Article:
Canine symmetrical lupoid onychodystrophy: The occurrence in Noevegian Gordon Setters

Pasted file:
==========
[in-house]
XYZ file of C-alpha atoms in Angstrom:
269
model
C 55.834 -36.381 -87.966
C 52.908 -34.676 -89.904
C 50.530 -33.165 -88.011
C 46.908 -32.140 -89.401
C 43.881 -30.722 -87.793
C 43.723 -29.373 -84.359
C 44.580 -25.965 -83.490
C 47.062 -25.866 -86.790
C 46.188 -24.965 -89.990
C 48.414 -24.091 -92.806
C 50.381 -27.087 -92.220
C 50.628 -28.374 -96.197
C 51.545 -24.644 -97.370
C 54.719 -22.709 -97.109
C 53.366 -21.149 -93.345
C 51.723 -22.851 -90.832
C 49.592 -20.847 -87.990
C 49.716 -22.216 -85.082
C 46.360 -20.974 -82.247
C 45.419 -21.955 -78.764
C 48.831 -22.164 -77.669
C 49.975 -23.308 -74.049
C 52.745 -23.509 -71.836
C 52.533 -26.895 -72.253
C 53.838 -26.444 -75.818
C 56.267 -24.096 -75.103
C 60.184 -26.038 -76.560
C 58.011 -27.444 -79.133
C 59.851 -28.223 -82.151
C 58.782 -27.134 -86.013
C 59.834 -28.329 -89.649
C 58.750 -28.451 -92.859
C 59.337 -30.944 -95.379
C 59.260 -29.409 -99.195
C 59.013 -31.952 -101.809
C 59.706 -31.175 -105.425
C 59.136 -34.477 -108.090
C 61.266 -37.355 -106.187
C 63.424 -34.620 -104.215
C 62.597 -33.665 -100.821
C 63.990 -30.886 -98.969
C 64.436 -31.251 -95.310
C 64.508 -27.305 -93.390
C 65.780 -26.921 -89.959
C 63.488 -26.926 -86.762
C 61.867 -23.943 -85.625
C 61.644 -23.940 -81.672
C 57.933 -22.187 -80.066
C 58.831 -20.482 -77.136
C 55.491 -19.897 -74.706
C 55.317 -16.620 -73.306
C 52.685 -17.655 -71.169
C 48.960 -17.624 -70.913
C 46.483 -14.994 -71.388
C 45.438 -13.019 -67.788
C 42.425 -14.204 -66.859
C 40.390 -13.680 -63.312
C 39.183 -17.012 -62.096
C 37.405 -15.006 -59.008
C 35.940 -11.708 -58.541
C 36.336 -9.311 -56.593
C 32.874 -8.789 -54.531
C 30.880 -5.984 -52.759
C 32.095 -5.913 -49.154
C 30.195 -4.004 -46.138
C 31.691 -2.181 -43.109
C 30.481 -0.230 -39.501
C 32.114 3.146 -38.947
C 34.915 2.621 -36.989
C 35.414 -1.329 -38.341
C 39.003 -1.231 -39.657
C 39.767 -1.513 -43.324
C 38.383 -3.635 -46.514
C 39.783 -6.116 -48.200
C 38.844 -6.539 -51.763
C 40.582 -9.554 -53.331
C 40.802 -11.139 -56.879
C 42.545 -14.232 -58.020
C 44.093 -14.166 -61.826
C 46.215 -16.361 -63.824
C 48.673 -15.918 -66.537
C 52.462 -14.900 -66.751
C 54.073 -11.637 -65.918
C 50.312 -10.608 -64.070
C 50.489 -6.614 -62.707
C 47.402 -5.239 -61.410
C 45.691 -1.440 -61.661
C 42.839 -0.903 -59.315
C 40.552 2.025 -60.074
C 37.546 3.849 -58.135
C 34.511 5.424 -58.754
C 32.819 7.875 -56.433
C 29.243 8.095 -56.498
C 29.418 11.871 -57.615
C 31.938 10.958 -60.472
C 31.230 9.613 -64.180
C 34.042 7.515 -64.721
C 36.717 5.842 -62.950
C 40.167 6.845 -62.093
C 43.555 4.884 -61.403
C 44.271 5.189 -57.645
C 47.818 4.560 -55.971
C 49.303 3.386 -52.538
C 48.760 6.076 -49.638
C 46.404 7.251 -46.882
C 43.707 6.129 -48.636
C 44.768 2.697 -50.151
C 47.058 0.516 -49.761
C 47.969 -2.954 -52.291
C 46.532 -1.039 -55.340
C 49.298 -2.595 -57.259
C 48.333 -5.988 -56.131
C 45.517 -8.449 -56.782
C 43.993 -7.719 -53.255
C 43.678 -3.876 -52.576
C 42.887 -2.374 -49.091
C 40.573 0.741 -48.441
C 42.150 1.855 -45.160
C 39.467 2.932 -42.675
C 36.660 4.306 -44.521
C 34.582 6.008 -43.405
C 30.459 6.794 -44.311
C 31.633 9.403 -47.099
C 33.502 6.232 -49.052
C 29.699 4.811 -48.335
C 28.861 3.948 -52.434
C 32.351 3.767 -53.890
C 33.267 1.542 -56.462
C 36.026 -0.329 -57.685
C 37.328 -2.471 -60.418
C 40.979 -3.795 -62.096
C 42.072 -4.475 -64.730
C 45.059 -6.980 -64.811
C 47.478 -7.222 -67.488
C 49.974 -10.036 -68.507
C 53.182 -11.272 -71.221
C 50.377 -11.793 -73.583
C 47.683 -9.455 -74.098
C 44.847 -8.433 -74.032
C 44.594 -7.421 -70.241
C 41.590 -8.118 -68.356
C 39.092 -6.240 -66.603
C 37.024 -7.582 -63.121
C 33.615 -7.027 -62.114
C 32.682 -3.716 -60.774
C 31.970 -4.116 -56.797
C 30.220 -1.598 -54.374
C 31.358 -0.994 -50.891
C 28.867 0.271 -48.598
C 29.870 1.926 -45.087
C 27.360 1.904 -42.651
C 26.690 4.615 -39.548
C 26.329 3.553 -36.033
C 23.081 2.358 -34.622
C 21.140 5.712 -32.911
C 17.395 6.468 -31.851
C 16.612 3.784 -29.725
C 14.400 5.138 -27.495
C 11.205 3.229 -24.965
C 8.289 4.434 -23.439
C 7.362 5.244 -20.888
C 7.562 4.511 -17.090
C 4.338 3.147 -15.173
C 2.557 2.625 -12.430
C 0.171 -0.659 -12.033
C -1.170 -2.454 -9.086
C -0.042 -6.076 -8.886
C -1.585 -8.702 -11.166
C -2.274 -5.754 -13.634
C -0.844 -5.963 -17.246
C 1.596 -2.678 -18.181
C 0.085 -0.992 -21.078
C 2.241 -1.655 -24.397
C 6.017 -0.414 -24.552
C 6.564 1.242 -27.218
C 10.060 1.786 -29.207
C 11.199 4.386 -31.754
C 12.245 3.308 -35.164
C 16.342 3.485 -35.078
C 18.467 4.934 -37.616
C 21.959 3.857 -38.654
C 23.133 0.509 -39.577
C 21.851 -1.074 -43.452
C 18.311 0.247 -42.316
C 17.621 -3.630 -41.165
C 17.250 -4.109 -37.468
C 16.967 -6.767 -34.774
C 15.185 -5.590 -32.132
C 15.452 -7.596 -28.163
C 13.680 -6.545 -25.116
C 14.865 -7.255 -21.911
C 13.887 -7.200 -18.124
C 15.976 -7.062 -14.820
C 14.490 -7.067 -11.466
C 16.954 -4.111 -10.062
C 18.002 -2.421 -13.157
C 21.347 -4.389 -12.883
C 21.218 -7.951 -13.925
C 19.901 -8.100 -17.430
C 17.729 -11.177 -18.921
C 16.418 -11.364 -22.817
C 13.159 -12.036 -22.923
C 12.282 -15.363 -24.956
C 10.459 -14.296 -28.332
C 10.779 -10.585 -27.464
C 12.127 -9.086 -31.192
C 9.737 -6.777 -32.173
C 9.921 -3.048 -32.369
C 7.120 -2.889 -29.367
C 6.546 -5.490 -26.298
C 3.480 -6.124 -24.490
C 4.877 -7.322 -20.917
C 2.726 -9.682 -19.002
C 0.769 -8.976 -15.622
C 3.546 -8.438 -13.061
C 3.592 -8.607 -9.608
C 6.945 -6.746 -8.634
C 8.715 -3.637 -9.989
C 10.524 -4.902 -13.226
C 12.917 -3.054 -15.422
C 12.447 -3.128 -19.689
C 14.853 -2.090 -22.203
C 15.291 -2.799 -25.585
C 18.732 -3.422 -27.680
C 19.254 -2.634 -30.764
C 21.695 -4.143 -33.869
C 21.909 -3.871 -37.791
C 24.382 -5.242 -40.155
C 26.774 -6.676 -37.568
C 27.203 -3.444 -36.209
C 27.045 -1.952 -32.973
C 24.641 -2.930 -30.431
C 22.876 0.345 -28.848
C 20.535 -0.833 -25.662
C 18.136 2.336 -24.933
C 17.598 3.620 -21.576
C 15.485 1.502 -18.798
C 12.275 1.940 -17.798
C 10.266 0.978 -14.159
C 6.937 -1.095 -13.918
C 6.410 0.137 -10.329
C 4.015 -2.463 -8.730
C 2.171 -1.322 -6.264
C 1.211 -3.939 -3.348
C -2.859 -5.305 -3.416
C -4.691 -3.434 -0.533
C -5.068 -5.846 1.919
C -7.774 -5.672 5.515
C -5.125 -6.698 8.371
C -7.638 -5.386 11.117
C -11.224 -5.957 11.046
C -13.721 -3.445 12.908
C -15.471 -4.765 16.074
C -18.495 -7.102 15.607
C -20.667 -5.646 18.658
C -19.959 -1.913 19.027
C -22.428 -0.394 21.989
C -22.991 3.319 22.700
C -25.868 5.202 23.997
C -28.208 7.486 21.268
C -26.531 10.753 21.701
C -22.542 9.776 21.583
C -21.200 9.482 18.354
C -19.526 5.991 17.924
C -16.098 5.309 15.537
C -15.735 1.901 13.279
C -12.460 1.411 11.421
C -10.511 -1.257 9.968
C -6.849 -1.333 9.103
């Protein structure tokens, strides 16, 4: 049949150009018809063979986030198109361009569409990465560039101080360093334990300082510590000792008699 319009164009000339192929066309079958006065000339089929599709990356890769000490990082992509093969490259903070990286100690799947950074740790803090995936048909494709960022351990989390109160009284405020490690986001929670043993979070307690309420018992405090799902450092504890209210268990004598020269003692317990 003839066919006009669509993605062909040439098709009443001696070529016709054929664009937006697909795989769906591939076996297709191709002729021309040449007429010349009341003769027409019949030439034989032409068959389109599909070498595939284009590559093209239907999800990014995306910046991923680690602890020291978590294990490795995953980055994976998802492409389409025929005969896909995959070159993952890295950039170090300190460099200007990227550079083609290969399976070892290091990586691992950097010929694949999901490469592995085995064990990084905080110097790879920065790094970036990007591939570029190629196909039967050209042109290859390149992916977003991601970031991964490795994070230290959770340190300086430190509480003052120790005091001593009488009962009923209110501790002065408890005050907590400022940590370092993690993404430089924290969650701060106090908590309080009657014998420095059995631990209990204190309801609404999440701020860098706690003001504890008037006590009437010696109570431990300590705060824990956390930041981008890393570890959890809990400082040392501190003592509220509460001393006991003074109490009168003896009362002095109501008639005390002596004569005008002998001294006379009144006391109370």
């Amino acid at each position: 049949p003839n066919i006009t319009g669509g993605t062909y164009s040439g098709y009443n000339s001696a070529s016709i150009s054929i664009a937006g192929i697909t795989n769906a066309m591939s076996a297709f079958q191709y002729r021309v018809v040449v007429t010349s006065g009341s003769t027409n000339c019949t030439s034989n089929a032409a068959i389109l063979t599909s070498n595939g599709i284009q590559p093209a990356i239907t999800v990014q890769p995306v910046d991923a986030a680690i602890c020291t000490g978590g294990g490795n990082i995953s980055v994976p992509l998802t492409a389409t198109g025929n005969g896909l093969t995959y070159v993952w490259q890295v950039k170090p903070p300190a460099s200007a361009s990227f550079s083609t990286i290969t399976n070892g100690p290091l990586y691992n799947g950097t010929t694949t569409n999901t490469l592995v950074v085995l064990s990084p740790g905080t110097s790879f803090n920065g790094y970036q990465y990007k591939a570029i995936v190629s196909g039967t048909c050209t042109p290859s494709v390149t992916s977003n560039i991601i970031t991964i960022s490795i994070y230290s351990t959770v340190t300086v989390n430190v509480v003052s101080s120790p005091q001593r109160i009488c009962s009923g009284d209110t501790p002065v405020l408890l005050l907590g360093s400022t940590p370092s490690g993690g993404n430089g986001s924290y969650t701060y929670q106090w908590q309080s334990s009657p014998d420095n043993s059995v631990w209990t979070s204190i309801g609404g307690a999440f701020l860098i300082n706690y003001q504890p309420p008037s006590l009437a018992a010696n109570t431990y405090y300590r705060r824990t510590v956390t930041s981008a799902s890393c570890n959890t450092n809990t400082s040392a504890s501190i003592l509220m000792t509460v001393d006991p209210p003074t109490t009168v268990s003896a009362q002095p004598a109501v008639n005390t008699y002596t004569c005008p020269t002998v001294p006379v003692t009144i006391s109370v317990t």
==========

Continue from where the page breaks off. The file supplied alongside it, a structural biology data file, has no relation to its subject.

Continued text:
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Symmetrical lupoid onychodystrophy (SLO) is an immune-mediated disease affecting multiple claws of dogs. SLO is characterized by a sudden separation and sloughing of one or more claws from the claw bed, eventually leading to the loss of claws on all four limbs. This is commonly accompanied by secondary bacterial infection and pain. Re-growing claws are brittle, soft and misshapen, and will in most cases never go back to their original structure. Histopathologically, the disease can be recognized as hydropic and lichenoid interface dermatitis, especially prominent at the dermo-epidermal junction on the dorsal surface of the claw. Although all dogs can develop the disease, certain breeds appear to be predisposed, such as German shepherd dogs, Gordon and English setters, Bearded collies and Giant Schnauzers, among others. There is also a difference in what breeds are predisposed according to location. Genetic studies on SLO have identified certain haplotypes that increases the risk of developing the disease, as well as haplotypes that will protect against it, and the protective haplotypes seem to be the more dominant. The hereditary nature of the disease makes the dogs affected unfit for breeding purposes. The methods of diagnosing SLO include clinical and dermatological examinations, bacterial and fungal culturing, cytological examinations, antinuclear antibody (ANA) testing and biopsy sampling of affected claws with subsequent histopathological examinations. The treatment regime consists of antibiotic therapy, immuno-modulating drugs, pain management, fatty acid supplementation, as well as elimination diets.